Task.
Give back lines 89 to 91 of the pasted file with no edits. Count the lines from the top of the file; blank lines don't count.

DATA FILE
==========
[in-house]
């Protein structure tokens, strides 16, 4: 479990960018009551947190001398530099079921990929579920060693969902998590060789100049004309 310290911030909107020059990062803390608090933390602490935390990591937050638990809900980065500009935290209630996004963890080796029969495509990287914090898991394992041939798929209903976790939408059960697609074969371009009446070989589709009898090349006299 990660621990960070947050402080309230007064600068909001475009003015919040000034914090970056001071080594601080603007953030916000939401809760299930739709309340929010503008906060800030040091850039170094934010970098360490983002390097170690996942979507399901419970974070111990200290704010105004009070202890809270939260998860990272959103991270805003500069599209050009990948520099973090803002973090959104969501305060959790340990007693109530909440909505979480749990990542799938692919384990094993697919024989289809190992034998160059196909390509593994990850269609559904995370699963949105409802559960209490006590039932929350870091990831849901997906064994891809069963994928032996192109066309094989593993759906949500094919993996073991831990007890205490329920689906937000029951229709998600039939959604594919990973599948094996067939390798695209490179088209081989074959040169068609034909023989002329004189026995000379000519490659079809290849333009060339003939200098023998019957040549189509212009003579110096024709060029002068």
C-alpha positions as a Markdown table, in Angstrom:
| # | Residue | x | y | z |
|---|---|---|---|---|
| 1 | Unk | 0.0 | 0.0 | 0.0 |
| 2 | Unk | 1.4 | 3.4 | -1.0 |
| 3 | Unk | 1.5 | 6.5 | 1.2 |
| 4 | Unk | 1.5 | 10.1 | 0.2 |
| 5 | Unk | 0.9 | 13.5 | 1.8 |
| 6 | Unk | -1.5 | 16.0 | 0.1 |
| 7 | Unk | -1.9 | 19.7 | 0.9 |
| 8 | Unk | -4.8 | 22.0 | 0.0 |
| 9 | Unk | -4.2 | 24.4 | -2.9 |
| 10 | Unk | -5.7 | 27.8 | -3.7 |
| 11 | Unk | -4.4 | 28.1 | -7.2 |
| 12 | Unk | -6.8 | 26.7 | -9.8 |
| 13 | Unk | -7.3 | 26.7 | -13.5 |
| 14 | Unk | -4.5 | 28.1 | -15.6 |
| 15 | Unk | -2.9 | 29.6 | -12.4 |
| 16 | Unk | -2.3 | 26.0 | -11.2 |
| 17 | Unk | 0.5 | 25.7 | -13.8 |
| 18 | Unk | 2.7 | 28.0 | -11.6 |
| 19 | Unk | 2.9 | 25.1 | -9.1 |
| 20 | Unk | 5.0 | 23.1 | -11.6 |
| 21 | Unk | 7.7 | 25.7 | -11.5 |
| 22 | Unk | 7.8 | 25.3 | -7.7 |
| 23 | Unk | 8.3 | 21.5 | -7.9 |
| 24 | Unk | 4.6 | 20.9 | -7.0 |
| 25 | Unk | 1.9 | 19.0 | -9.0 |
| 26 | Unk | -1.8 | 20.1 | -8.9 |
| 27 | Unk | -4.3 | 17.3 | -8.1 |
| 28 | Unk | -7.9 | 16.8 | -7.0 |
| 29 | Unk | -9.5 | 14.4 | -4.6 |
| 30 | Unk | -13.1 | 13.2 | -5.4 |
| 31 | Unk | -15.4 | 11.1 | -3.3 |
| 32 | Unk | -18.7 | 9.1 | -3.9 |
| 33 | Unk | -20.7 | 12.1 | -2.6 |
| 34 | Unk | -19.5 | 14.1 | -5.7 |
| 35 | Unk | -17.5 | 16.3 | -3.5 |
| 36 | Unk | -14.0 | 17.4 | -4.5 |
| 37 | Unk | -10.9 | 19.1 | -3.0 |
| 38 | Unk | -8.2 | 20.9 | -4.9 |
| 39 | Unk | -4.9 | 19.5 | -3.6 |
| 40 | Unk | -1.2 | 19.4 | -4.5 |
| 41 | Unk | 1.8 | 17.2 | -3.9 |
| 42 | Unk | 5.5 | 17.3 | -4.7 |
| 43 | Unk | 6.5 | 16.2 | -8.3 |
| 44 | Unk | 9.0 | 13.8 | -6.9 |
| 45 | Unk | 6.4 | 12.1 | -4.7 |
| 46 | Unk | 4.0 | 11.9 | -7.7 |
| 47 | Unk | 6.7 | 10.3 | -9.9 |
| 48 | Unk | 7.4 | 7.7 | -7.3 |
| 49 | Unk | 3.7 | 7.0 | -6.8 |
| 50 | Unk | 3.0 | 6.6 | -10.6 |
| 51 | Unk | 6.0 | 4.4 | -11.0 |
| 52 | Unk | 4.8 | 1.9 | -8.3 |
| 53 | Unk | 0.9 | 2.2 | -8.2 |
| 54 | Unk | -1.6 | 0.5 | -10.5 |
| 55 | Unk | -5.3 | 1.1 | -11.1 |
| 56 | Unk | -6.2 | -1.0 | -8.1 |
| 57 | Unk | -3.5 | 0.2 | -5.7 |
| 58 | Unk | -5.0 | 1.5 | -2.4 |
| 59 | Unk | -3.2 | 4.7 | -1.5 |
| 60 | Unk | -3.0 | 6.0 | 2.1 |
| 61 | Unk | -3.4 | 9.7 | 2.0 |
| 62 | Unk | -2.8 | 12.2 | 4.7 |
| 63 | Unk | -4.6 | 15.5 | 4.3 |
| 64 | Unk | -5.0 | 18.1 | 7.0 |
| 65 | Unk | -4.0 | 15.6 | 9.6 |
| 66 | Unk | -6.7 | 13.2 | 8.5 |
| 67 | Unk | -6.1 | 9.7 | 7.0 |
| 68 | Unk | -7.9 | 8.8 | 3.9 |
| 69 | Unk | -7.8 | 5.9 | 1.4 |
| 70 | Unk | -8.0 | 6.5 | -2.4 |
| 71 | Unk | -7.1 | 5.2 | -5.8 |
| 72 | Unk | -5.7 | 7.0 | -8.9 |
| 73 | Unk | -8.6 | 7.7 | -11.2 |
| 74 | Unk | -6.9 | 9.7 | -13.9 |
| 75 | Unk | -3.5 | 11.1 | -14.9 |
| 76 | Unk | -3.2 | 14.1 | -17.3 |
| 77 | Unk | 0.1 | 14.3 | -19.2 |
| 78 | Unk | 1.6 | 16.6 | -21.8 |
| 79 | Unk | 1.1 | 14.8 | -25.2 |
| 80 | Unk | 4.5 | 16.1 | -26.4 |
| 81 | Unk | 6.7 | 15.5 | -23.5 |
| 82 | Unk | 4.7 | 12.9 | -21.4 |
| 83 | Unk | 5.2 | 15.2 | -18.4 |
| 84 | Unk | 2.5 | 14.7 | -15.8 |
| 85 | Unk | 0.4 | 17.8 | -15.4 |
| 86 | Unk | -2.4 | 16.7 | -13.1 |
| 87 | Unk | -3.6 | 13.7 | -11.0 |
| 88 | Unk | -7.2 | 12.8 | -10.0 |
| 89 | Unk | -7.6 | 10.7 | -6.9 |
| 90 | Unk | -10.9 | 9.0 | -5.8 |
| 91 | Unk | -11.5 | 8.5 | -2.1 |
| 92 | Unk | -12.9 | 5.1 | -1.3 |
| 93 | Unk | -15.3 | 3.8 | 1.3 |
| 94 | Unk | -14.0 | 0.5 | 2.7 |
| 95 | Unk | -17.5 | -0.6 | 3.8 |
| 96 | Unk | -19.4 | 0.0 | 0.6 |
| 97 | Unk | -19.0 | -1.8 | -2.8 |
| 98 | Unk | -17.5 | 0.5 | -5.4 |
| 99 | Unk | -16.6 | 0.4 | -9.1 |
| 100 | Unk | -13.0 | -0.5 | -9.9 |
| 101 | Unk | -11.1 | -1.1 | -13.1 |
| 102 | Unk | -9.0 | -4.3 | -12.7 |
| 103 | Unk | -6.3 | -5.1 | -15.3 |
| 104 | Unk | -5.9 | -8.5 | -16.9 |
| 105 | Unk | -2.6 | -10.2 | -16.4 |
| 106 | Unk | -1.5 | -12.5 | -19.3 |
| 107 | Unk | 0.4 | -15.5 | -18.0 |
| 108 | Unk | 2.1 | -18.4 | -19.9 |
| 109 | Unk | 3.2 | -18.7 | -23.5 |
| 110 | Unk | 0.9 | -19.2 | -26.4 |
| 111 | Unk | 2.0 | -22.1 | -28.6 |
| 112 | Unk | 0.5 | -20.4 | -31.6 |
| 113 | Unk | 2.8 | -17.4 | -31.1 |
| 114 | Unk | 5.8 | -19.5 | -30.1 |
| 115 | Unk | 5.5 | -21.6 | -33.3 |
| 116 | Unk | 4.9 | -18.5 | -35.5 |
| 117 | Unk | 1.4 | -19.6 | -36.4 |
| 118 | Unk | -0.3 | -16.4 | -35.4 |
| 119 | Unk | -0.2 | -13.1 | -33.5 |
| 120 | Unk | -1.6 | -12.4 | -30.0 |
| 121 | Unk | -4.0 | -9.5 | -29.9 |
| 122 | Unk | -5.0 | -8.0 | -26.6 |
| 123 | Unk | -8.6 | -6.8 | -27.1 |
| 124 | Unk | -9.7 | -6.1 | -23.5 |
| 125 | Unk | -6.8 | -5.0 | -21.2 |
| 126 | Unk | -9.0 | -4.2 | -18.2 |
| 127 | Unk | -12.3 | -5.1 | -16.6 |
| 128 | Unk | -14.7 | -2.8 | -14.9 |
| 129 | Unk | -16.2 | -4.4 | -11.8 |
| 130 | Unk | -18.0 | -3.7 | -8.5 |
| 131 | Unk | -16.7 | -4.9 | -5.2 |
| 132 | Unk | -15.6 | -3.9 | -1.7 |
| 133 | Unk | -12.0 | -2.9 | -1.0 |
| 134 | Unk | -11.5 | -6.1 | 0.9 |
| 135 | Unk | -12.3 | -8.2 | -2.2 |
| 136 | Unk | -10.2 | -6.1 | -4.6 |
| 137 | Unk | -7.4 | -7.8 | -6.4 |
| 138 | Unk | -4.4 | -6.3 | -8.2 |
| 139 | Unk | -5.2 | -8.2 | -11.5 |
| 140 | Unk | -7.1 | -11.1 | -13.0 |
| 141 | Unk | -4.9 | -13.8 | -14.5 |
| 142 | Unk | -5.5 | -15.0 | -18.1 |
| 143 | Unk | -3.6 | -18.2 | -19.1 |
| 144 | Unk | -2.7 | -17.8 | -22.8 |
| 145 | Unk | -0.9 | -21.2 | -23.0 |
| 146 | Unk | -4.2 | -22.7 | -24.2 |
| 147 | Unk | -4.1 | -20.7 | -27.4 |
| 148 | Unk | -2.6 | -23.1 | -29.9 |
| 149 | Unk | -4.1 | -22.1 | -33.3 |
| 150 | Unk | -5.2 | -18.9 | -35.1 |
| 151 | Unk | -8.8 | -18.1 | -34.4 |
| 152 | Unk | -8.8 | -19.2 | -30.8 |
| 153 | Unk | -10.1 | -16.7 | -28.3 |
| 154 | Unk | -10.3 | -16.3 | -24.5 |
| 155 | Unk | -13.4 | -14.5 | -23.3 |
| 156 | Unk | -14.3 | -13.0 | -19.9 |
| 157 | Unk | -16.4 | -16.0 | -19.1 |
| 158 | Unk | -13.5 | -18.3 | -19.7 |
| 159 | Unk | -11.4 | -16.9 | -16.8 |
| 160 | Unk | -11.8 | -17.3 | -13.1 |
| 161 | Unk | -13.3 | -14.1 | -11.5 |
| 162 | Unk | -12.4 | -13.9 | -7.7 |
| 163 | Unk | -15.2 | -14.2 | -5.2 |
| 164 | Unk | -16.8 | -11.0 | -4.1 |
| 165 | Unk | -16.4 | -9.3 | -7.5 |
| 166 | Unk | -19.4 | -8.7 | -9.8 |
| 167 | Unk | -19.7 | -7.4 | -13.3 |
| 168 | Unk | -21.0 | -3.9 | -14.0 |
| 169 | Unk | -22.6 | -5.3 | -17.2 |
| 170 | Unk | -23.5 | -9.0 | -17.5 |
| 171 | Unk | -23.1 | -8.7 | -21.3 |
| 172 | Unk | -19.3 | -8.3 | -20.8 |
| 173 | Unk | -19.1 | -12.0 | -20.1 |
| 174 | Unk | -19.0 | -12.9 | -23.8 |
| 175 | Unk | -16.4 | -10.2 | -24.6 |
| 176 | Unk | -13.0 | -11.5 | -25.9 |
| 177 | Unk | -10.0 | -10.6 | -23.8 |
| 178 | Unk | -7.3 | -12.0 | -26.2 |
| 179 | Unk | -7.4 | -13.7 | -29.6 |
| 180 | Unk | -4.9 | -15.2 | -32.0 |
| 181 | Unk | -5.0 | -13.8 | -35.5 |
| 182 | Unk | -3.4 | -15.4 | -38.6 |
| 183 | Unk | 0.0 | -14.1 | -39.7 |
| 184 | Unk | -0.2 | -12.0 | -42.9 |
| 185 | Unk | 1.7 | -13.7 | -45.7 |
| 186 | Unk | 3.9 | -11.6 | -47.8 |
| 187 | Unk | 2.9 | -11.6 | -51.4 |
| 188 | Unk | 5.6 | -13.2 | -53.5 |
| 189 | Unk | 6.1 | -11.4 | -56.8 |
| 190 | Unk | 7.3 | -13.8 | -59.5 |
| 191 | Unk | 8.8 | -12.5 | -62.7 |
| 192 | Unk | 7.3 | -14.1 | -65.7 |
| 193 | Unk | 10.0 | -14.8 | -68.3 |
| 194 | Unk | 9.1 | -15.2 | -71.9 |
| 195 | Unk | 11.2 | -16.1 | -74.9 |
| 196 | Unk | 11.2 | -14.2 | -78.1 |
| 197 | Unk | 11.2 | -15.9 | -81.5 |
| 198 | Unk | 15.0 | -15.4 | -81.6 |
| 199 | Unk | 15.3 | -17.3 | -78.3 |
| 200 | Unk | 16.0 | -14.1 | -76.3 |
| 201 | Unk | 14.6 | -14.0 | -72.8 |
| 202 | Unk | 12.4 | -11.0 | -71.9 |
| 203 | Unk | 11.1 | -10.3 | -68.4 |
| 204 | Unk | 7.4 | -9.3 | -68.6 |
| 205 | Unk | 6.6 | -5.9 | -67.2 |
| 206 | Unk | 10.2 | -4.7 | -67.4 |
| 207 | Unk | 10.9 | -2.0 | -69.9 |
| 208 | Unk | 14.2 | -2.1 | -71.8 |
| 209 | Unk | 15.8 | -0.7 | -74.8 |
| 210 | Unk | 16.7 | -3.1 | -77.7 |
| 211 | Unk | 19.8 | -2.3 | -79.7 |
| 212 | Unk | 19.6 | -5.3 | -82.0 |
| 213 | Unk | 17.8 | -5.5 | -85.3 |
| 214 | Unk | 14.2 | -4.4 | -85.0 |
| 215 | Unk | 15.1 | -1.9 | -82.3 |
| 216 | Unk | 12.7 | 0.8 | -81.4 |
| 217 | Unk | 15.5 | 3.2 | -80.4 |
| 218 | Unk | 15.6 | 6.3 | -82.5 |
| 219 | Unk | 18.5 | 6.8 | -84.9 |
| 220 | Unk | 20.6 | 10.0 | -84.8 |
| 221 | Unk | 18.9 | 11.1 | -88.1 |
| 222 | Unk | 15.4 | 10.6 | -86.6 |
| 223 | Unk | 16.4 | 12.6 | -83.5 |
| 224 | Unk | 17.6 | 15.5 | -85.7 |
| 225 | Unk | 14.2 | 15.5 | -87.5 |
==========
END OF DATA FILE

| 84 | Unk | 2.5 | 14.7 | -15.8 |
| 85 | Unk | 0.4 | 17.8 | -15.4 |
| 86 | Unk | -2.4 | 16.7 | -13.1 |